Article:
Some Questions on Ken Kesey's One Flew Over the Cuckoo's Nest

These are rather shallow questions. SPOILERS

  1. Can someone summarize the whole story?
  2. How did McMurphy become a vegetable in the end?
  3. Is the movie basically the same as the book?
  1. He had a lobotomy.
  2. Pretty much

I suspect we have yet another poster who doesn’t want to do his/her homework, doesn’t want to read an assigned book, and is hoping that watching the movie will suffice to help him pass the test.

Now, I’m not Ken Kesey fan, but…

  1. I don’t like homework shirkers, and

  2. I had to suffer through that book, so why should YOU get off easy?

I can tell you this, regarding question #3: the EVENTS that take place in the book are, essentially, the same as the events that take place in the film. But the emphasis is VERY different, and so is the viewpoint. The film is not told from any one point of view. The book IS! It’s told from the point of view of Chief Broom (a relatively minor character in the film).

So, while watching the movie would give you the nuts and bolts of the story, you’d miss out completely on the Chief’s view of the world… which is largely Ken Kesey’s view of the world. Which means you’d miss out on a lot.

Not to mention the movie totally leaves out the sequence with Bert the Chimneysweep and the carousel.

Actually I’ve read half of the book and I haven’t seen the movie. And yes, I’m running out of time. :slight_smile:

PS. Is some of the descriptions by Bromden not real? Like when he didn’t take his sleeping pills this one night and he talks about the dorm going down an elevator and seeing one of the veggies killed by workers. I’m quite confused sometimes.

It all comes clear in the second half of the book. :slight_smile:

Kesey was experimenting with LSD when he wrote the book, and he used that. The LSD hallucinations Kesey had were written in as schizophrenic episodes in the book.

The Chief’s commentary - about “the machine” or “the Combine” and how the Big Nurse can slow down time or speed it up just by using the controls at the nurse’s station - are thought to be just part of the Big Chief’s delusions.

But at the end, when he goes nuts and kills McMurphy, then rips out the washtub and heaves it through the window, the delicate controls underneath are exposed, and the mental controls from the Combine over the rest of the Chronics are shattered, leaving the reader to wonder just how much of it was really real. This is buttressed by the return of the supposedly dead-by-suicide Billy – is he a reanimated corpse under the controls of Nurse Ratched, or what?

Sadly, the movie leaves most of those questions unaddressed. I’ll never understand how it won Best Picture.

Oh, by the way - do your own homework.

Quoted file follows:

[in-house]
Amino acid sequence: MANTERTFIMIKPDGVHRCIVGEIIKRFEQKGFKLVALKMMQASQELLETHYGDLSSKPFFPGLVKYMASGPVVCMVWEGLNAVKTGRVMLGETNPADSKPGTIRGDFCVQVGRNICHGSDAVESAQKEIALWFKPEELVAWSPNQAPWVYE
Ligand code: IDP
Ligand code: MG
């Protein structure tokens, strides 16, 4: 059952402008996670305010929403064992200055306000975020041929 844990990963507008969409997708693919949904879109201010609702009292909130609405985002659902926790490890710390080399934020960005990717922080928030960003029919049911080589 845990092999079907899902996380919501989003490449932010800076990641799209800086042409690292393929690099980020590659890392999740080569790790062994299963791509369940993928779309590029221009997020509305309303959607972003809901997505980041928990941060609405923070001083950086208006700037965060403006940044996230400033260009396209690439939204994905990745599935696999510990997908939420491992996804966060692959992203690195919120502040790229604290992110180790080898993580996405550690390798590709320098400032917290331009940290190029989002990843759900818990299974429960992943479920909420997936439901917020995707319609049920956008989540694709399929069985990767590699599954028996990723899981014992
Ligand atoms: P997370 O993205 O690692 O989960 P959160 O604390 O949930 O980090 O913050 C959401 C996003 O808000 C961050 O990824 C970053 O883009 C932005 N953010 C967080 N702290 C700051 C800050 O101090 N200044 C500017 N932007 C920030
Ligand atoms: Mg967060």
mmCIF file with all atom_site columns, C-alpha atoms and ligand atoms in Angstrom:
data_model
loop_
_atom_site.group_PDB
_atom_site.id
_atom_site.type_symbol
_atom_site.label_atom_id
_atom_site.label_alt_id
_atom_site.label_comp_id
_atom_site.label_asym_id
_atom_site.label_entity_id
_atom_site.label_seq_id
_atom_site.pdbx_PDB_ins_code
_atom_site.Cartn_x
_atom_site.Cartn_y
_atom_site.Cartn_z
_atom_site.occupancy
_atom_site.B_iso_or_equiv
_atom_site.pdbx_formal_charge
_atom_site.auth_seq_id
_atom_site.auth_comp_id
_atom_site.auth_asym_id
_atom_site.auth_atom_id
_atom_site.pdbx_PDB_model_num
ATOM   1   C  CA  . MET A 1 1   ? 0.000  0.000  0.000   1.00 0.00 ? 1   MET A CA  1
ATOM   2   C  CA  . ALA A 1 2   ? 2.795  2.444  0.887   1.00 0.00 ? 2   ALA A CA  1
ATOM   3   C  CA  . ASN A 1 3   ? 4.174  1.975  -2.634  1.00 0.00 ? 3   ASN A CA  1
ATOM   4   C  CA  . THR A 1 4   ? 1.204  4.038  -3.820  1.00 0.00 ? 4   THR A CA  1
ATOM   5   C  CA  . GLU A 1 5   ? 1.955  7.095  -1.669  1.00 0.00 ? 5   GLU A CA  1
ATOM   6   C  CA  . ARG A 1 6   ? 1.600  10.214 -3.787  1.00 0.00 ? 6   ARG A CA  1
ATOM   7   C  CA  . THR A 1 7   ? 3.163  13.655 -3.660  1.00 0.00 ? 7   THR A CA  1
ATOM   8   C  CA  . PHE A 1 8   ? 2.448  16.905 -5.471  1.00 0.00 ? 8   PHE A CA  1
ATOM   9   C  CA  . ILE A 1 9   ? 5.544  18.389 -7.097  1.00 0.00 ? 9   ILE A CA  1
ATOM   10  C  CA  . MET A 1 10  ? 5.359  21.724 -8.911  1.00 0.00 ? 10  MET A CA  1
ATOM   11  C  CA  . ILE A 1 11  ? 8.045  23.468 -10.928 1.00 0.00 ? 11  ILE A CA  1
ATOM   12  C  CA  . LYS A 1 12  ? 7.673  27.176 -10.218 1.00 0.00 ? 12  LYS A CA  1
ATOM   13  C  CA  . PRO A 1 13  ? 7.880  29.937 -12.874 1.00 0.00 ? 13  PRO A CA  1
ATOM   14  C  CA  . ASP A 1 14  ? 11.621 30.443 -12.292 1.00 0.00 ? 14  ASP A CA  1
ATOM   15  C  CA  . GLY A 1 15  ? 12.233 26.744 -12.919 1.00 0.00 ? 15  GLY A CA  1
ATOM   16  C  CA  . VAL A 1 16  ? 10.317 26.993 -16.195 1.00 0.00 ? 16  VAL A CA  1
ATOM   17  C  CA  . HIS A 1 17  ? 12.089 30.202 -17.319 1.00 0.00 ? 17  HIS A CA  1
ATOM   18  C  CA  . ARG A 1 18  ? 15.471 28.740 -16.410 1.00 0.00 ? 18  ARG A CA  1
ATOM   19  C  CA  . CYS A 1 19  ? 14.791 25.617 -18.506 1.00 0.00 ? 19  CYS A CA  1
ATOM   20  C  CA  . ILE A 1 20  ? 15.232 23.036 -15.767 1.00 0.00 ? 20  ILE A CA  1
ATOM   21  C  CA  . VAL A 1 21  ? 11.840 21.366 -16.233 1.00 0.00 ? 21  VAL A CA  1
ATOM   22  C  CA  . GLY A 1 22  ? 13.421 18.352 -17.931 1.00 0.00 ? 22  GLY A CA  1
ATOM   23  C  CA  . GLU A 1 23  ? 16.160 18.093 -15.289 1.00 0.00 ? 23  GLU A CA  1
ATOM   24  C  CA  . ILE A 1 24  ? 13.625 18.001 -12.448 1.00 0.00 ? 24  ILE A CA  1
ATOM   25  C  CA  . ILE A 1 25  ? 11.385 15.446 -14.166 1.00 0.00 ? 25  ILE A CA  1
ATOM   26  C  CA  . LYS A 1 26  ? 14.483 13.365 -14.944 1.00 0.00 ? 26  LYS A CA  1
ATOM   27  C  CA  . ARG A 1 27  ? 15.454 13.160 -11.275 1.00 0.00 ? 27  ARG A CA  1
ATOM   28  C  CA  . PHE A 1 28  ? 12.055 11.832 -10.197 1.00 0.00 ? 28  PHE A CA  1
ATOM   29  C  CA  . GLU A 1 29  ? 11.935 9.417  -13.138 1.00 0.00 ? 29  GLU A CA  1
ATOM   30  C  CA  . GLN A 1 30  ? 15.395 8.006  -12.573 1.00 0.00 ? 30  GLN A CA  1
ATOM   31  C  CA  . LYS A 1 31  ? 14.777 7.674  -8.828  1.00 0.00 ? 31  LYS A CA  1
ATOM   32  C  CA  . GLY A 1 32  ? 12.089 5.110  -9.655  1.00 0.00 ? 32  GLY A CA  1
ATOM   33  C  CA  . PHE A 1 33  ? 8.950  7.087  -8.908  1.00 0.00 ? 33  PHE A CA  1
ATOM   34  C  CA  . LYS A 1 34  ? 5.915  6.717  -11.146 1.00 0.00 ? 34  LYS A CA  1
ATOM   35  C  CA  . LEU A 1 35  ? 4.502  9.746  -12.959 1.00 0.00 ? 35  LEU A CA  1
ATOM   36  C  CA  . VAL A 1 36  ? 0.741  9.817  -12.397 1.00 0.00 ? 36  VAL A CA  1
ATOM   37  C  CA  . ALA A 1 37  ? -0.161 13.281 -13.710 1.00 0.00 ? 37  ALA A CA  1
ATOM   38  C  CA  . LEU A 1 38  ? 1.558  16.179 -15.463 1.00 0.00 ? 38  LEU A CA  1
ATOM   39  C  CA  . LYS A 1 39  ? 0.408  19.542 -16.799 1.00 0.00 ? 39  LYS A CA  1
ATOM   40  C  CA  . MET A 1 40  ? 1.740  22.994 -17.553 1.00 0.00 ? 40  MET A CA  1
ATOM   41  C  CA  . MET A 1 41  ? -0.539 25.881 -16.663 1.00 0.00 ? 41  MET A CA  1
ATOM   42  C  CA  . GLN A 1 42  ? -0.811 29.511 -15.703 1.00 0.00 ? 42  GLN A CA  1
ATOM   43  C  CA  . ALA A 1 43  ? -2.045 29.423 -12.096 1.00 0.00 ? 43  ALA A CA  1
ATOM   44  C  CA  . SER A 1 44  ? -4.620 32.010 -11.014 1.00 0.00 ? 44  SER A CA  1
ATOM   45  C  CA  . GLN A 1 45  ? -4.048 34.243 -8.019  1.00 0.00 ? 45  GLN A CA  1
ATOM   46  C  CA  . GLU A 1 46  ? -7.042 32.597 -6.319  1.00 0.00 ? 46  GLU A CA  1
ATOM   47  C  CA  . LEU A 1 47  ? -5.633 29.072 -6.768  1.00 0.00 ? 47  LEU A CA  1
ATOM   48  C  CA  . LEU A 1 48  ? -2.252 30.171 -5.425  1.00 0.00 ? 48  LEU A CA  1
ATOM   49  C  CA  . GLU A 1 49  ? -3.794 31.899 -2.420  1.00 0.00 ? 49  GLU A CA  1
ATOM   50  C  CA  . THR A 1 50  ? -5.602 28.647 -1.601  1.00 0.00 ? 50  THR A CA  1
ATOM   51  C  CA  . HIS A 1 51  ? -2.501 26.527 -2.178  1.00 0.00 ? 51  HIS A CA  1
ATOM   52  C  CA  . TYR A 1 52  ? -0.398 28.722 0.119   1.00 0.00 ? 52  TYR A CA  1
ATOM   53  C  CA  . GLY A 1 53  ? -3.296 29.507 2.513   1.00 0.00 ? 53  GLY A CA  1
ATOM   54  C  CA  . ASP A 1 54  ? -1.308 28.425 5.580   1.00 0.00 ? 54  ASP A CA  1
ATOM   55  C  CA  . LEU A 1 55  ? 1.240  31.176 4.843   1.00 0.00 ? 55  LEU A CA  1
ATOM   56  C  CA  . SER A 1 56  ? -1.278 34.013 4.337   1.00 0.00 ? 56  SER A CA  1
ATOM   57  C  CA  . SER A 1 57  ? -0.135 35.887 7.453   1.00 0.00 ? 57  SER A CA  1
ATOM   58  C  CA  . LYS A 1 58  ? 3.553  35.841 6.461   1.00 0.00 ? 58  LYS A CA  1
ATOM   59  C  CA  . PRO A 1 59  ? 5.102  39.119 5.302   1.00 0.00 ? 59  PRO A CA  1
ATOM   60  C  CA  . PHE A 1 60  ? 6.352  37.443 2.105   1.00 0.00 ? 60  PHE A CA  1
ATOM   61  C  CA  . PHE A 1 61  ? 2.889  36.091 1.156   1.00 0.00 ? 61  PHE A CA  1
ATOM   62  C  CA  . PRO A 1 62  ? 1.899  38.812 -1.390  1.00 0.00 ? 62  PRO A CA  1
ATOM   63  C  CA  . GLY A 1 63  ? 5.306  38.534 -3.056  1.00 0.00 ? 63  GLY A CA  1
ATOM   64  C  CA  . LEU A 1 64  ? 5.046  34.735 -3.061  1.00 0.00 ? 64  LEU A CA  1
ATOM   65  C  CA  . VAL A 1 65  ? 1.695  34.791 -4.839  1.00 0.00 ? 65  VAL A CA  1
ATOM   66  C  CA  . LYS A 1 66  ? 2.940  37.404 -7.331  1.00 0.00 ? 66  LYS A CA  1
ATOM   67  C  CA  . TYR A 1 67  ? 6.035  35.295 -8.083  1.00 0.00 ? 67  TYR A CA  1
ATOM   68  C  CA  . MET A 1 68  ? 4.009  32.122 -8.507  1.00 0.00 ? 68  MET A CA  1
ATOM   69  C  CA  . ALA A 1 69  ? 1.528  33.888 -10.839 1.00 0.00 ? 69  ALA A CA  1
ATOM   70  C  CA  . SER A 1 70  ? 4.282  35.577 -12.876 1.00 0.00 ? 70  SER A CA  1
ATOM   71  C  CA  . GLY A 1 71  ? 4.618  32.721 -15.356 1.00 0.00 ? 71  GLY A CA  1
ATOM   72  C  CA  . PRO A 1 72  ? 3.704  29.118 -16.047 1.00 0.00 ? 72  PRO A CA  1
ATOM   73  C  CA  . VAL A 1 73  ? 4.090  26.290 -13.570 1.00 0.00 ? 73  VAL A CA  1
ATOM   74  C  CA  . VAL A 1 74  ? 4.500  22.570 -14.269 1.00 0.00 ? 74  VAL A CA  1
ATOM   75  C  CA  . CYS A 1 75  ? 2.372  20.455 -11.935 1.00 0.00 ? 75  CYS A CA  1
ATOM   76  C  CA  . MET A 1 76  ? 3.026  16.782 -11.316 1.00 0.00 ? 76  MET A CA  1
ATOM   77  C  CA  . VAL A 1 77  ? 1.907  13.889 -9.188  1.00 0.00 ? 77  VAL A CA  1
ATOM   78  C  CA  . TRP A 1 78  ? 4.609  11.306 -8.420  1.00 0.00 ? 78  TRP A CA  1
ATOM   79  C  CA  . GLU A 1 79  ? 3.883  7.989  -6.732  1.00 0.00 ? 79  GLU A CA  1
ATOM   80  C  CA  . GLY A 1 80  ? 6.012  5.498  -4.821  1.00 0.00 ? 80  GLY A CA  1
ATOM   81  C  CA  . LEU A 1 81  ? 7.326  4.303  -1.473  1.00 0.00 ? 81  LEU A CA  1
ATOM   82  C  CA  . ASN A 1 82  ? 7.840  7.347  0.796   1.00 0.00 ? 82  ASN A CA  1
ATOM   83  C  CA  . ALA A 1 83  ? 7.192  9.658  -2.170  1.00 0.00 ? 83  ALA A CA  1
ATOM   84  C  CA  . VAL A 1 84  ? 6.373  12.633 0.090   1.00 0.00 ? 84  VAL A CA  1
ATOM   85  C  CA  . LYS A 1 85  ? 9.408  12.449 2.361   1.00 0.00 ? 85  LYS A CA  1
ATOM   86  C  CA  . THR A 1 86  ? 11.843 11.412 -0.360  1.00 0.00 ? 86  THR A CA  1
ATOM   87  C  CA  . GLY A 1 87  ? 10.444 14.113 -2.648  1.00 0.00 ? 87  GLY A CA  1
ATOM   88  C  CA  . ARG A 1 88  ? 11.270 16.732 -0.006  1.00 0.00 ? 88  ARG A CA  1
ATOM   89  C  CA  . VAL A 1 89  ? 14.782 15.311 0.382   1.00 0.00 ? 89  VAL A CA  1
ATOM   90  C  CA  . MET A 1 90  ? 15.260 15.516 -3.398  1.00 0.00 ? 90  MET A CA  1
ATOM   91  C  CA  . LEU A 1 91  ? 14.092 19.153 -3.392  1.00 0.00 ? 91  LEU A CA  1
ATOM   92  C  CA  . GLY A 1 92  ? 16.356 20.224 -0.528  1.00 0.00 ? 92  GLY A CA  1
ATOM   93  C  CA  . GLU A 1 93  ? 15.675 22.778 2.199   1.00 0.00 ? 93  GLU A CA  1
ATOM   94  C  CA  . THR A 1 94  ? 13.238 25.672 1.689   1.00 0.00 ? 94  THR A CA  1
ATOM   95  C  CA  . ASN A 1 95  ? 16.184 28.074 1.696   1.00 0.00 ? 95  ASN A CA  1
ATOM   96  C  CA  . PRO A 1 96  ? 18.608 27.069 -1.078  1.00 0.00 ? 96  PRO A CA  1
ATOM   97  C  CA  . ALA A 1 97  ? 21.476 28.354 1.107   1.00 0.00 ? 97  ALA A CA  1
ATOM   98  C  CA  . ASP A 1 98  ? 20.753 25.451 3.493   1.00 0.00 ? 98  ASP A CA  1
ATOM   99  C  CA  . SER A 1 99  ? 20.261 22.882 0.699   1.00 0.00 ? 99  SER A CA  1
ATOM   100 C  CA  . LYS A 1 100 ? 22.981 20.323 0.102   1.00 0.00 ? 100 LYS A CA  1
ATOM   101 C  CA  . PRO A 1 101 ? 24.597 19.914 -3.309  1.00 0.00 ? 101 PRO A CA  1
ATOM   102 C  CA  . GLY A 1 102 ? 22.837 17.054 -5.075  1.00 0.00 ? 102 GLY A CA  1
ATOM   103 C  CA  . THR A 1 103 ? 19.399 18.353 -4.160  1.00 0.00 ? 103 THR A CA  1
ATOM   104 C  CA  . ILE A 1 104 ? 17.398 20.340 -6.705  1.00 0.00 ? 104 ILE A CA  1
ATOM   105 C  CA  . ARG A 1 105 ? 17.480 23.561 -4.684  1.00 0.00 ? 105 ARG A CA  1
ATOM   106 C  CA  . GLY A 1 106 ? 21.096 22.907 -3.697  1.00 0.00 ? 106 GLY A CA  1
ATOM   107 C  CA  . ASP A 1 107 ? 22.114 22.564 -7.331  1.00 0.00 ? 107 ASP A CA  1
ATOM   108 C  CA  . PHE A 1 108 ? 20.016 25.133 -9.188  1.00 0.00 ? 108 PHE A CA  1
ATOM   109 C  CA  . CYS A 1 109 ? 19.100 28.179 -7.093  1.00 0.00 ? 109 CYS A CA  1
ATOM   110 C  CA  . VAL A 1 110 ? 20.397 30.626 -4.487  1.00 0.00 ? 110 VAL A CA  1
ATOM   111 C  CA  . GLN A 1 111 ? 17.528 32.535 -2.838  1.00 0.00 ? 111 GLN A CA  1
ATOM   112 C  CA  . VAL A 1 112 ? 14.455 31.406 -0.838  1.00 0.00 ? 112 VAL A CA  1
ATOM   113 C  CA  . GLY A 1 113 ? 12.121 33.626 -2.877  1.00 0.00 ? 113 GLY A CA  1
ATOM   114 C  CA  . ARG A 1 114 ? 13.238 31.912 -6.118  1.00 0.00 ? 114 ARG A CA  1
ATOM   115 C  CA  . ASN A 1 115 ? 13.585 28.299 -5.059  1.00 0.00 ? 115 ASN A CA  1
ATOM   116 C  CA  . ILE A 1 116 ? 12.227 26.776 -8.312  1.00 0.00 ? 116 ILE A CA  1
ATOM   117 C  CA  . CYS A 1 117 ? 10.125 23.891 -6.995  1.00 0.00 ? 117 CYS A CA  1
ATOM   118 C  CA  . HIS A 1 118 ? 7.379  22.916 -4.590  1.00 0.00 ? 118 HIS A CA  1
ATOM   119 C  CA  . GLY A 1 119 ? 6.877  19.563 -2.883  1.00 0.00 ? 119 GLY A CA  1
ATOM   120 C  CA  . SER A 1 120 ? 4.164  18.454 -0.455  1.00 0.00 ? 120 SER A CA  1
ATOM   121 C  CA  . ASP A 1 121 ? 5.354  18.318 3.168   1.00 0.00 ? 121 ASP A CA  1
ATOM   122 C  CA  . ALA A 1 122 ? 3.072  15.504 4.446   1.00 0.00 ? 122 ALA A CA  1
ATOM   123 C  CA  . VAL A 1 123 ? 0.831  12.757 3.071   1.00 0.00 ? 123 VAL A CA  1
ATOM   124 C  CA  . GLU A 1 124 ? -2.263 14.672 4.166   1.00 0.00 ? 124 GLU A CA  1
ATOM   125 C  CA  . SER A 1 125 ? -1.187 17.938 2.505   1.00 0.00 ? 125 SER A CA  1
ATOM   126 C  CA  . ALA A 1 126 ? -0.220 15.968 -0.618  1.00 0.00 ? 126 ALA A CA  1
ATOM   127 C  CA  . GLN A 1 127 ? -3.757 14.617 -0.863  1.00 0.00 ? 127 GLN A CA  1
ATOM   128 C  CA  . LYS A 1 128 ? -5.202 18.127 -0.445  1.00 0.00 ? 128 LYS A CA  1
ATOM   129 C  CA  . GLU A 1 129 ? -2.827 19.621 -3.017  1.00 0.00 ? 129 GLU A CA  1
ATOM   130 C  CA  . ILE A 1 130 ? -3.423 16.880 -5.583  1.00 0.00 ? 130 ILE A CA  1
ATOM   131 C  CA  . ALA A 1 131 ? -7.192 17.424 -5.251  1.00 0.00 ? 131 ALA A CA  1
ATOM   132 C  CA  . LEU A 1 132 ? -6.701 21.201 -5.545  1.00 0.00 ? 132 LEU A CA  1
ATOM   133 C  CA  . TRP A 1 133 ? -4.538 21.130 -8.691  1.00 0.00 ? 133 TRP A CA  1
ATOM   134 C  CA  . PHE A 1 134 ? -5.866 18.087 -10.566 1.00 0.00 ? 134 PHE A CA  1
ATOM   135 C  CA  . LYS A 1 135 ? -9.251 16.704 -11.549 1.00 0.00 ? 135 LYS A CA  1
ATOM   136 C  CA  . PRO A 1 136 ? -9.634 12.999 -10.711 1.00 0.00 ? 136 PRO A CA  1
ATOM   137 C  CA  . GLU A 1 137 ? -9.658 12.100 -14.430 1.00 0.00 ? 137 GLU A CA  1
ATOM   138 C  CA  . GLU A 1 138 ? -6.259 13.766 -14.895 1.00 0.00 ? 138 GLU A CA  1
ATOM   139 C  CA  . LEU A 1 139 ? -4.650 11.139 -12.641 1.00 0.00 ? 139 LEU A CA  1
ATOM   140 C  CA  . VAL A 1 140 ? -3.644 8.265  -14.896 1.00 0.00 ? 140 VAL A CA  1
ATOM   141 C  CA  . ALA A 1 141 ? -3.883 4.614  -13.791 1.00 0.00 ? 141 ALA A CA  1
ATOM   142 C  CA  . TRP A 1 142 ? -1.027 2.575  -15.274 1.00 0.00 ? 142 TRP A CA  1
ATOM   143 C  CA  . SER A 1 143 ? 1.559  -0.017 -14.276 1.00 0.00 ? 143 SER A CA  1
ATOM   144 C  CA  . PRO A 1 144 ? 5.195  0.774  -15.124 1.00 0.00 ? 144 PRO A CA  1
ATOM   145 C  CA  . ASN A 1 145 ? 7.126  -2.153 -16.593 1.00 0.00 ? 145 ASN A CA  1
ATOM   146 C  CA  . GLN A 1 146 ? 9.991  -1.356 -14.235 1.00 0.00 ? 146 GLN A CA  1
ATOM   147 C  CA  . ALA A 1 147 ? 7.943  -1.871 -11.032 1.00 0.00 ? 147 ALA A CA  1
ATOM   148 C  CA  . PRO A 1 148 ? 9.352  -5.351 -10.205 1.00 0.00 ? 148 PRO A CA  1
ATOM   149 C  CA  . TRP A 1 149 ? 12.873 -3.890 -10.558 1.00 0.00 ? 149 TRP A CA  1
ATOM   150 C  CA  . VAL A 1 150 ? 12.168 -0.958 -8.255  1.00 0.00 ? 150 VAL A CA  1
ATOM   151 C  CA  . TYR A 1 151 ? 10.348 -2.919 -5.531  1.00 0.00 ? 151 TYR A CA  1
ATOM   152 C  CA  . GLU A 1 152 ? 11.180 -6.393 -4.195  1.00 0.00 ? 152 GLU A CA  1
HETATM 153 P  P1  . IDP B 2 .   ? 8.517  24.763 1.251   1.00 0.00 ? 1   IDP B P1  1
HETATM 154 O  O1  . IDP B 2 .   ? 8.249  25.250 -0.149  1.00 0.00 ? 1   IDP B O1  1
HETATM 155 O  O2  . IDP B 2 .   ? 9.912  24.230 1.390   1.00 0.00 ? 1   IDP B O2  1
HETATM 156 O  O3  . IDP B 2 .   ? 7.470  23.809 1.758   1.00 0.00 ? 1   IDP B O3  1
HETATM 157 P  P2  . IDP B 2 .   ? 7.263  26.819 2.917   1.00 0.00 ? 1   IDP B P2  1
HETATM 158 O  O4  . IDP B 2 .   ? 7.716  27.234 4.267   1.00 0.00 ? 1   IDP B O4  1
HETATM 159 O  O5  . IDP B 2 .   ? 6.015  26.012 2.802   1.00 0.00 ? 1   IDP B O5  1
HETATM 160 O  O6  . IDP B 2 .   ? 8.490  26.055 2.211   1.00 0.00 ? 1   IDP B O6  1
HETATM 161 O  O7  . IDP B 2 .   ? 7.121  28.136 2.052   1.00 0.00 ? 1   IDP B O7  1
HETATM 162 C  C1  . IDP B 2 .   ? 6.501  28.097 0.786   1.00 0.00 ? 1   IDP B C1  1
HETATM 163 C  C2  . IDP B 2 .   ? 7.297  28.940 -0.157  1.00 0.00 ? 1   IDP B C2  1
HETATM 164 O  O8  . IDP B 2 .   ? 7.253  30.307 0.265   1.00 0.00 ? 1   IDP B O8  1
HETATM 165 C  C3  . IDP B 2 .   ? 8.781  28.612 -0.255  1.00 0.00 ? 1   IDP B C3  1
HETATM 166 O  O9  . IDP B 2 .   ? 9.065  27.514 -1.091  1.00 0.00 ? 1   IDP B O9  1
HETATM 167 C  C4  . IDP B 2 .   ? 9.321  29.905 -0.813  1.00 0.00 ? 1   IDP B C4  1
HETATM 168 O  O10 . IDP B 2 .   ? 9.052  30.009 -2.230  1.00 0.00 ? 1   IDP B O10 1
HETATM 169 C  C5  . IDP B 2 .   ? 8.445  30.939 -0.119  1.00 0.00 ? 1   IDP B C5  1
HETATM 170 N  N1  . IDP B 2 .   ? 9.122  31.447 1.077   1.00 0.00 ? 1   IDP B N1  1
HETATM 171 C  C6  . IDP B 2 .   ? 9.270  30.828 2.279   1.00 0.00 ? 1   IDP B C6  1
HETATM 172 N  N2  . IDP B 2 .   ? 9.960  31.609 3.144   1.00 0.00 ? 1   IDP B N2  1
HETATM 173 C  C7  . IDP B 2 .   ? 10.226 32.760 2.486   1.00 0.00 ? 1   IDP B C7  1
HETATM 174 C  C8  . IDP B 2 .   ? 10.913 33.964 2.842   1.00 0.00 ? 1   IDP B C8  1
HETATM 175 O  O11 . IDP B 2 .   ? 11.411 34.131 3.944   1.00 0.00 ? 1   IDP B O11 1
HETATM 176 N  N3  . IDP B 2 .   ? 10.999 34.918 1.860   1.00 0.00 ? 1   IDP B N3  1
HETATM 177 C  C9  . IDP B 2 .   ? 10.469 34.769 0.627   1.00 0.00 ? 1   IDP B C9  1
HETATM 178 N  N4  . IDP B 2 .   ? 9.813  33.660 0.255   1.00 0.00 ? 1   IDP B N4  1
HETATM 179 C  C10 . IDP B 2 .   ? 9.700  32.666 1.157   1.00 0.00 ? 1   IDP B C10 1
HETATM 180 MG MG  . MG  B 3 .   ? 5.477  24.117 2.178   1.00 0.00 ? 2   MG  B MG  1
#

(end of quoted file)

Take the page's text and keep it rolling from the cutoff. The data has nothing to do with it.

• Rick

Summary (I love this book and the movie too, if this is homework you should enjoy it as much as I enjoyed reading CRIME AND PUNISHMENT):

The Kesey book was written from the perspective of Chief Broom. He was ACTUALLY nutso (mentally impaired). He thought that the floors dropped down on an elevator every night and they did experiments on his implants while he was down there. When he was a child on the reservation (salmon fishers), the white folks did not acknowledge him, and eventually he quit talking at all. Everyone thought he was deaf. He wasn’t. In the film: Nicholson: “Juicy Fruit?” Chief: “Thanks” Nicholson: “You sly son-of-a-BITCH!!!”

The film was produced by a 2nd-rate TV detective-show actor, the son of a famous guy. His name is Michael Douglas, you might have heard of him since “The Streets of San Francisco.”

Kesey’s McMurphy was a big ol’ strapping red-haired Irishman. I can’t picture the film without Nicholson, but it was supposed to be Robin Williams or Keitel or Neeson or someone. Louise Fletcher’s Nurse Ratched was perfectly portrayed on the big screen, as chilling as the novel.

McMurphy pushes the envelope too many times, and is lobotomized. He had bet that the chief could lift the MARBLE WASHSTAND from its moorings and lost. At the end, the chief smothers him with his pillow (McMurphy would NOT want to live in veggieland) and snatches the washstand and tosses it through the window to make his escape.

Look for an IMPOSSIBLY young Danny DeVito and Christopher Lloyd among the memorable inmates. One great book, one great movie. I’ll save my next epic for the next Godfather II question.

<<side note to Eve: I’ve lurked for years, and would like to hear your impression on this. Also Cervaise, same note>>

Read the book AND see the film. They are separate but equal, in my estimation.

Read the book. This message board is not for people who don’t want to do their own homework.